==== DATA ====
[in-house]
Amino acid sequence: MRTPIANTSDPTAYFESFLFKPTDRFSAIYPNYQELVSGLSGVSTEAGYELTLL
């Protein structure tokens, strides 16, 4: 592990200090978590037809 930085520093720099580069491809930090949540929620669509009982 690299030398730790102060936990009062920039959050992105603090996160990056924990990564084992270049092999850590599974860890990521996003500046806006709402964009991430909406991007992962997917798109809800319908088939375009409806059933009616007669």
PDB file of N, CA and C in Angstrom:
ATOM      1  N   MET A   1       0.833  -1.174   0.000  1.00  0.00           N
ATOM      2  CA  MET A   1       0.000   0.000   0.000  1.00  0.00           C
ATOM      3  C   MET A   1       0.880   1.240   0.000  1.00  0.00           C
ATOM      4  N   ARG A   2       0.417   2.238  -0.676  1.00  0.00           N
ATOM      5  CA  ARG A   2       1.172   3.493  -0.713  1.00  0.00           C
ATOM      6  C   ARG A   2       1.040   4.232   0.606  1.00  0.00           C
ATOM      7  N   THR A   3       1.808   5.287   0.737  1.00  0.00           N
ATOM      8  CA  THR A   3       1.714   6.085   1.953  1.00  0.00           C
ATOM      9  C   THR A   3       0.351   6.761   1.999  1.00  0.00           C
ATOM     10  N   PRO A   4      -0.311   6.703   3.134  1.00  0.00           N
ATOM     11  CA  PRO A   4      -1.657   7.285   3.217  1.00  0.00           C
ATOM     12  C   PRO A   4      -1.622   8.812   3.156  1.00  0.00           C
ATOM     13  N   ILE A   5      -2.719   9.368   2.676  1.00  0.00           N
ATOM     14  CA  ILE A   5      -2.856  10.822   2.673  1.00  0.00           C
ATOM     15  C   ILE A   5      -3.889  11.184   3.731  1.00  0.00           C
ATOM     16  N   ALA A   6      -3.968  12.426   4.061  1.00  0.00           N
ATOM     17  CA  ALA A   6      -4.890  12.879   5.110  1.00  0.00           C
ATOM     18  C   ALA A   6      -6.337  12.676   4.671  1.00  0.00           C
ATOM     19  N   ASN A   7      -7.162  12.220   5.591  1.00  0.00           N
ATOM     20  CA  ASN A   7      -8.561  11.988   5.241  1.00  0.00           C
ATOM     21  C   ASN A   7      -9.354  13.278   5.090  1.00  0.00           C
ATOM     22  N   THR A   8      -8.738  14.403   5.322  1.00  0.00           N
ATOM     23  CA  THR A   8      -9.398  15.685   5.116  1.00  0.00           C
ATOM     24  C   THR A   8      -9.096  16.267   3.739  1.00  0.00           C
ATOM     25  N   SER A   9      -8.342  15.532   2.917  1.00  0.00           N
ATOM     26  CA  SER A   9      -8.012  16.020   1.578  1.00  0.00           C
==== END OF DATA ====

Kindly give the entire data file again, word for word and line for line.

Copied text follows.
[in-house]
Amino acid sequence: MRTPIANTSDPTAYFESFLFKPTDRFSAIYPNYQELVSGLSGVSTEAGYELTLL
């Protein structure tokens, strides 16, 4: 592990200090978590037809 930085520093720099580069491809930090949540929620669509009982 690299030398730790102060936990009062920039959050992105603090996160990056924990990564084992270049092999850590599974860890990521996003500046806006709402964009991430909406991007992962997917798109809800319908088939375009409806059933009616007669």
PDB file of N, CA and C in Angstrom:
ATOM      1  N   MET A   1       0.833  -1.174   0.000  1.00  0.00           N
ATOM      2  CA  MET A   1       0.000   0.000   0.000  1.00  0.00           C
ATOM      3  C   MET A   1       0.880   1.240   0.000  1.00  0.00           C
ATOM      4  N   ARG A   2       0.417   2.238  -0.676  1.00  0.00           N
ATOM      5  CA  ARG A   2       1.172   3.493  -0.713  1.00  0.00           C
ATOM      6  C   ARG A   2       1.040   4.232   0.606  1.00  0.00           C
ATOM      7  N   THR A   3       1.808   5.287   0.737  1.00  0.00           N
ATOM      8  CA  THR A   3       1.714   6.085   1.953  1.00  0.00           C
ATOM      9  C   THR A   3       0.351   6.761   1.999  1.00  0.00           C
ATOM     10  N   PRO A   4      -0.311   6.703   3.134  1.00  0.00           N
ATOM     11  CA  PRO A   4      -1.657   7.285   3.217  1.00  0.00           C
ATOM     12  C   PRO A   4      -1.622   8.812   3.156  1.00  0.00           C
ATOM     13  N   ILE A   5      -2.719   9.368   2.676  1.00  0.00           N
ATOM     14  CA  ILE A   5      -2.856  10.822   2.673  1.00  0.00           C
ATOM     15  C   ILE A   5      -3.889  11.184   3.731  1.00  0.00           C
ATOM     16  N   ALA A   6      -3.968  12.426   4.061  1.00  0.00           N
ATOM     17  CA  ALA A   6      -4.890  12.879   5.110  1.00  0.00           C
ATOM     18  C   ALA A   6      -6.337  12.676   4.671  1.00  0.00           C
ATOM     19  N   ASN A   7      -7.162  12.220   5.591  1.00  0.00           N
ATOM     20  CA  ASN A   7      -8.561  11.988   5.241  1.00  0.00           C
ATOM     21  C   ASN A   7      -9.354  13.278   5.090  1.00  0.00           C
ATOM     22  N   THR A   8      -8.738  14.403   5.322  1.00  0.00           N
ATOM     23  CA  THR A   8      -9.398  15.685   5.116  1.00  0.00           C
ATOM     24  C   THR A   8      -9.096  16.267   3.739  1.00  0.00           C
ATOM     25  N   SER A   9      -8.342  15.532   2.917  1.00  0.00           N
ATOM     26  CA  SER A   9      -8.012  16.020   1.578  1.00  0.00           C